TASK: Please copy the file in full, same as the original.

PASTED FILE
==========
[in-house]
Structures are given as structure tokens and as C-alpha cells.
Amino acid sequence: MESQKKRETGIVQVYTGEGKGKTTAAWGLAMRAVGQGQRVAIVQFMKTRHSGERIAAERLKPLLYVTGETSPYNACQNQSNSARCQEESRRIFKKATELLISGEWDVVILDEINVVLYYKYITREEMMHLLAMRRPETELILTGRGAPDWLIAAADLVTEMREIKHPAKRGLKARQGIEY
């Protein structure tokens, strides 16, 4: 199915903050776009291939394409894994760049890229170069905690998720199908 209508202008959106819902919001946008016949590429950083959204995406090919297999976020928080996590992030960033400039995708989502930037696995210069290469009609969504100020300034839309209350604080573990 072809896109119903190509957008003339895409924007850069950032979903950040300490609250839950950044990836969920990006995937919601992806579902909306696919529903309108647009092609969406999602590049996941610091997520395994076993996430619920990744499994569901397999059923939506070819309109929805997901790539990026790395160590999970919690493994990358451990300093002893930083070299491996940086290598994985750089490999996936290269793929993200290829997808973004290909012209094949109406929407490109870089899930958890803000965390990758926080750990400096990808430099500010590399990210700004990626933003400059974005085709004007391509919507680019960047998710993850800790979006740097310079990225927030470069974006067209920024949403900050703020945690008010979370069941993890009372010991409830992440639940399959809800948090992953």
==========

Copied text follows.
[in-house]
Structures are given as structure tokens and as C-alpha cells.
Amino acid sequence: MESQKKRETGIVQVYTGEGKGKTTAAWGLAMRAVGQGQRVAIVQFMKTRHSGERIAAERLKPLLYVTGETSPYNACQNQSNSARCQEESRRIFKKATELLISGEWDVVILDEINVVLYYKYITREEMMHLLAMRRPETELILTGRGAPDWLIAAADLVTEMREIKHPAKRGLKARQGIEY
């Protein structure tokens, strides 16, 4: 199915903050776009291939394409894994760049890229170069905690998720199908 209508202008959106819902919001946008016949590429950083959204995406090919297999976020928080996590992030960033400039995708989502930037696995210069290469009609969504100020300034839309209350604080573990 072809896109119903190509957008003339895409924007850069950032979903950040300490609250839950950044990836969920990006995937919601992806579902909306696919529903309108647009092609969406999602590049996941610091997520395994076993996430619920990744499994569901397999059923939506070819309109929805997901790539990026790395160590999970919690493994990358451990300093002893930083070299491996940086290598994985750089490999996936290269793929993200290829997808973004290909012209094949109406929407490109870089899930958890803000965390990758926080750990400096990808430099500010590399990210700004990626933003400059974005085709004007391509919507680019960047998710993850800790979006740097310079990225927030470069974006067209920024949403900050703020945690008010979370069941993890009372010991409830992440639940399959809800948090992953």